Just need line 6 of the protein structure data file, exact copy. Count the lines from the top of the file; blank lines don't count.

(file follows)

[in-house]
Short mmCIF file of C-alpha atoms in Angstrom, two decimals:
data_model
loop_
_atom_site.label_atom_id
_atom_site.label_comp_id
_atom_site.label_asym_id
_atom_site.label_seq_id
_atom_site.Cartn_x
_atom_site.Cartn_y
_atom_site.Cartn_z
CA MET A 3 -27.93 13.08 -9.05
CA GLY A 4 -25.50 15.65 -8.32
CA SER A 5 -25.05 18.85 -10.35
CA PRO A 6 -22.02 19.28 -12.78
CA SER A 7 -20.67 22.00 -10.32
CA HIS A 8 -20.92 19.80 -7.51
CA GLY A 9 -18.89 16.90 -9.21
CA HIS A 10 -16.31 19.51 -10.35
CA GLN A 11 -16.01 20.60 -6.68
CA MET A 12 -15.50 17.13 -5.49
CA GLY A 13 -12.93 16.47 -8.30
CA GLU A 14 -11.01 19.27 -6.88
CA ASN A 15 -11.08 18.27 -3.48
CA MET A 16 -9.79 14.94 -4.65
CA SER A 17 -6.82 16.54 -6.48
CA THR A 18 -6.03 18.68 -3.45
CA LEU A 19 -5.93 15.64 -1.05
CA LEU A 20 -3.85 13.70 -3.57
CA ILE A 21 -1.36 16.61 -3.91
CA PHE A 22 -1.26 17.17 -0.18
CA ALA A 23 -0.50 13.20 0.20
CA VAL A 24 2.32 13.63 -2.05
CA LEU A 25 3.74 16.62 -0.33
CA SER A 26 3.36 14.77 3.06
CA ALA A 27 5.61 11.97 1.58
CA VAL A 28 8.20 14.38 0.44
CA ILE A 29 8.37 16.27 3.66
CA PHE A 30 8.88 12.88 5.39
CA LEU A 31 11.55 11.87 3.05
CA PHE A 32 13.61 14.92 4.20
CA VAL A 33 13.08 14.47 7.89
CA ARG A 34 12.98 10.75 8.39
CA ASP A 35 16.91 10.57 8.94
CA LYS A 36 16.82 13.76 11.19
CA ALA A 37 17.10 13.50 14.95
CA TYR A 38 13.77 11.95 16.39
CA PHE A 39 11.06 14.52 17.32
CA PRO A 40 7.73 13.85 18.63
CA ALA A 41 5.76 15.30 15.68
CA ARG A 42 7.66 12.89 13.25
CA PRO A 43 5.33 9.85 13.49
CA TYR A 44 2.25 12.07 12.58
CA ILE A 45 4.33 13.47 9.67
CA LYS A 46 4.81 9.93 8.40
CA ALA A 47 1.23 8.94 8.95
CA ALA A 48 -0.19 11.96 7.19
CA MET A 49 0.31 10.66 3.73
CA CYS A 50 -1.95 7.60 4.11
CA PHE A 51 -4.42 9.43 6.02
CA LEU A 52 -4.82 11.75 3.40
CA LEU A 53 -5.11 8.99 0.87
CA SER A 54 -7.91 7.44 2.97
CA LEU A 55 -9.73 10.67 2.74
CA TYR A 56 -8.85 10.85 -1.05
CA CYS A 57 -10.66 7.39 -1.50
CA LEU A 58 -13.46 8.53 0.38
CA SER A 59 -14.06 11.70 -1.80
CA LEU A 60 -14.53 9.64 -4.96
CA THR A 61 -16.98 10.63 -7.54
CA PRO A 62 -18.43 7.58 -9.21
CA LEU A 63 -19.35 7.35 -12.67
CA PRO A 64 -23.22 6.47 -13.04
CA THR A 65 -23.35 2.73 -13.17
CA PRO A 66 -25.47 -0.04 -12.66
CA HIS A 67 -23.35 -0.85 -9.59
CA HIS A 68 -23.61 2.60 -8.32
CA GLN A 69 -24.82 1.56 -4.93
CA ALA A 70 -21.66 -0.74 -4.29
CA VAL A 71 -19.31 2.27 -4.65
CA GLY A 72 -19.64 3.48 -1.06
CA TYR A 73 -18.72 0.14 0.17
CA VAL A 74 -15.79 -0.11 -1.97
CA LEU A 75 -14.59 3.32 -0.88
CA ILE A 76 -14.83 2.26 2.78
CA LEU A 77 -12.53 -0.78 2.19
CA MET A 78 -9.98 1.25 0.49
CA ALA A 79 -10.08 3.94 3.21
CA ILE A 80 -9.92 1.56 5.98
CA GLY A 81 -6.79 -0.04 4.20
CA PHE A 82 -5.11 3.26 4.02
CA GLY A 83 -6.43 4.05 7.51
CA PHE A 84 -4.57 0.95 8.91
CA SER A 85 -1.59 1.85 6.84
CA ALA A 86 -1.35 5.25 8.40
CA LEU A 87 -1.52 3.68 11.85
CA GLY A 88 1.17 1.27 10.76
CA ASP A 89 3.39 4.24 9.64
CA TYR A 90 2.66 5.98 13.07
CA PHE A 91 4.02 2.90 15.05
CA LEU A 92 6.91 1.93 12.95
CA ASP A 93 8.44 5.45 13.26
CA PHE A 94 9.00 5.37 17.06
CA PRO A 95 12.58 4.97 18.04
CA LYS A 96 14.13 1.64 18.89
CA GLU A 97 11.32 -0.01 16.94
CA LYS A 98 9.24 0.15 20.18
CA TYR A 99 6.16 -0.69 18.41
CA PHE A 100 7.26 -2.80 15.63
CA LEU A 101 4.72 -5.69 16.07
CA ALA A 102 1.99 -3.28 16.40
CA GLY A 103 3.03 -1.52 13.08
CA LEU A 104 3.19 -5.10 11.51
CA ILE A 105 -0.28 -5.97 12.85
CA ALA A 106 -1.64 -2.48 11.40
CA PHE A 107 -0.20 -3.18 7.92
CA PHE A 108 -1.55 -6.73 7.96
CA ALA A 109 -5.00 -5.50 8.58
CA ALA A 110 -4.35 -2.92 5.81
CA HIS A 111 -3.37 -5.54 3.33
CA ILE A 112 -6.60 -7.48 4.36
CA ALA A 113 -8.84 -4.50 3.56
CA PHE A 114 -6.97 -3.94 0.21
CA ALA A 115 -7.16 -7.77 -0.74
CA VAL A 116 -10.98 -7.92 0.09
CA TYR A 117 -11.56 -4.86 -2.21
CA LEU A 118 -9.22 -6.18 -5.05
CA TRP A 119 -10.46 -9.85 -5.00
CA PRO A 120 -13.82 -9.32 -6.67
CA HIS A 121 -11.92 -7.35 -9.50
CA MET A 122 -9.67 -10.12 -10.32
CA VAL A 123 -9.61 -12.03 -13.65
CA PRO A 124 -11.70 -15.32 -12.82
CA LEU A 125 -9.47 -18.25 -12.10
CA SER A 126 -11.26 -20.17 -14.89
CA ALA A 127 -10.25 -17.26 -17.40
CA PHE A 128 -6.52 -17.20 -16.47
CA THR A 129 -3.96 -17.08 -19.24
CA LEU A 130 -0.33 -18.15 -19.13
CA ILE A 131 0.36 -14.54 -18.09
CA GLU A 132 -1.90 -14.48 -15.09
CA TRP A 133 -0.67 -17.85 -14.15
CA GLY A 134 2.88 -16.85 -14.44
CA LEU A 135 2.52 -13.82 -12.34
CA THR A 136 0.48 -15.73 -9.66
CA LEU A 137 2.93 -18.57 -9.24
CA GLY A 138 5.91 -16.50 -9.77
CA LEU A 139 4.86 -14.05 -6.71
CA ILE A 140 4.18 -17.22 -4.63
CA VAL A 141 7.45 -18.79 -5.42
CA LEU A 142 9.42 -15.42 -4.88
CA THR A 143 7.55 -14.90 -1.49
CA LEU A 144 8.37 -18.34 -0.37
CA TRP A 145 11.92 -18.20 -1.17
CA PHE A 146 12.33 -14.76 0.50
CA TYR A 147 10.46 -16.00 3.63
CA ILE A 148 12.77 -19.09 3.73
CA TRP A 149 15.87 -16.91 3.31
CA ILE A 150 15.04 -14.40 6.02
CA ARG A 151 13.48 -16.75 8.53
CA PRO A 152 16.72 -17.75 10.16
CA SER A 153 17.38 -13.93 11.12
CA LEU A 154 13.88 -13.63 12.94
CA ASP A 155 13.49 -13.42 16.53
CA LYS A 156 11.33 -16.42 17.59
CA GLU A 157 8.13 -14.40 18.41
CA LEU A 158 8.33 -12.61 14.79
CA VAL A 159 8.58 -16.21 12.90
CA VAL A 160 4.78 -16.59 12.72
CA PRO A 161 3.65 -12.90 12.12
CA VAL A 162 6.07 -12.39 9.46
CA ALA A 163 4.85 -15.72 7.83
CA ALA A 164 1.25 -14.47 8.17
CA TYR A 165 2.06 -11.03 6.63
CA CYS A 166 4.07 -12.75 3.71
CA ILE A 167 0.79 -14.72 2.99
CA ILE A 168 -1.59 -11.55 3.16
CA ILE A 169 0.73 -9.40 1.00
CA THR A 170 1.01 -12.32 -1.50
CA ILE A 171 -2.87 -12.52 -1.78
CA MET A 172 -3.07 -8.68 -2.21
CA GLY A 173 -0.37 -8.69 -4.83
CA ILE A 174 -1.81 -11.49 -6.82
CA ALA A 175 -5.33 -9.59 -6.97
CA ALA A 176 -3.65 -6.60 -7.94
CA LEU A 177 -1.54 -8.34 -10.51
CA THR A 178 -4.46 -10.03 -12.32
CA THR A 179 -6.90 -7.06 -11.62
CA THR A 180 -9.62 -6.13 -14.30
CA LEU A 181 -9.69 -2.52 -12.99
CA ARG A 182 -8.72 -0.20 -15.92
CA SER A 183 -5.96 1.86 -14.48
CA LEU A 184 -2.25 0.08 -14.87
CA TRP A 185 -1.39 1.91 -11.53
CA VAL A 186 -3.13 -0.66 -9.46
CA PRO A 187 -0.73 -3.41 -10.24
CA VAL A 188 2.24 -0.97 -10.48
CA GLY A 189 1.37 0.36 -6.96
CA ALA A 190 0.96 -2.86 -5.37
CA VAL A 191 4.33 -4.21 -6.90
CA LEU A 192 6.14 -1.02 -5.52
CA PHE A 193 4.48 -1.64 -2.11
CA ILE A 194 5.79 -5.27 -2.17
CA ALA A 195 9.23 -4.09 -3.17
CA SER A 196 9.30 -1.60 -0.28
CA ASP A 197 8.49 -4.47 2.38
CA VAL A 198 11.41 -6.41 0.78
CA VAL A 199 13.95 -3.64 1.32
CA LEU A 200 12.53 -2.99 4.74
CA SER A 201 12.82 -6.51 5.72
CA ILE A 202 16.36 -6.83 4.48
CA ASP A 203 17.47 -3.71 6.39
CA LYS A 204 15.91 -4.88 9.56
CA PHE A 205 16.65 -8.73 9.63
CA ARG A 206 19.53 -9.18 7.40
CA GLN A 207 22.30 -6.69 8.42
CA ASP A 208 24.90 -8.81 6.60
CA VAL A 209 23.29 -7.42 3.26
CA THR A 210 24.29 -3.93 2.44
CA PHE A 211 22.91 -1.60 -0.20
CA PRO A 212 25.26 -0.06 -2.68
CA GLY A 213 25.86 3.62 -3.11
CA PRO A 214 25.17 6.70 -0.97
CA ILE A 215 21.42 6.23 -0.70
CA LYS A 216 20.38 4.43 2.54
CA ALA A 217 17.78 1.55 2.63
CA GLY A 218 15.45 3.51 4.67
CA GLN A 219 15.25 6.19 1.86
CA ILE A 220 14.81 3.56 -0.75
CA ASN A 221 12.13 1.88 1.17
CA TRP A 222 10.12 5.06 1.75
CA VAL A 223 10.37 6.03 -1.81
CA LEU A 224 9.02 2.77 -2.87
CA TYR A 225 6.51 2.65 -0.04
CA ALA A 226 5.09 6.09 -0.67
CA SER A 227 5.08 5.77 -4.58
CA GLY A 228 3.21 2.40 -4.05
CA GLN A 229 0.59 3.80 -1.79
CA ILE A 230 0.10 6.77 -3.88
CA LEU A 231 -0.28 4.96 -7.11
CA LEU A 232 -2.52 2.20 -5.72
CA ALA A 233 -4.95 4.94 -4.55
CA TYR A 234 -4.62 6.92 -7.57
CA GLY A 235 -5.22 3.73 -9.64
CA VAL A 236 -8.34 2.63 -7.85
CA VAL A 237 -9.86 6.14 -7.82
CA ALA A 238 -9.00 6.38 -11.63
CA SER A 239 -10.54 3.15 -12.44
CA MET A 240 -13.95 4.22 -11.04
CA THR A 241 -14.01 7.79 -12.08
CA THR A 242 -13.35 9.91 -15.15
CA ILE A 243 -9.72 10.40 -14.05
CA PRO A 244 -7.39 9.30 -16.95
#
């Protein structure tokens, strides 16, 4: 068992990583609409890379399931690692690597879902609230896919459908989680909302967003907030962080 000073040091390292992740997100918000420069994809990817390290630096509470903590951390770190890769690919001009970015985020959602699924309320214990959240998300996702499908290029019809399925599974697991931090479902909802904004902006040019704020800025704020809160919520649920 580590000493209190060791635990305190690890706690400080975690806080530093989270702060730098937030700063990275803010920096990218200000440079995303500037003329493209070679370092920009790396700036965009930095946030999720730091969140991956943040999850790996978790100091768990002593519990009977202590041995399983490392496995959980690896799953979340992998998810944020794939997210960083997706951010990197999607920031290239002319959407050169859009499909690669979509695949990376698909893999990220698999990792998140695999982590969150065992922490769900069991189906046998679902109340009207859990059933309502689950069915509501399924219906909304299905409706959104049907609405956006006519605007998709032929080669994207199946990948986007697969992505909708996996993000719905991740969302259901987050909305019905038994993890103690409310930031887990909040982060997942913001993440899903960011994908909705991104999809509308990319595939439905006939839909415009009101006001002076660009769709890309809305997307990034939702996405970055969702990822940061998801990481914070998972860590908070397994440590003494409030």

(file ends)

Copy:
_atom_site.label_comp_id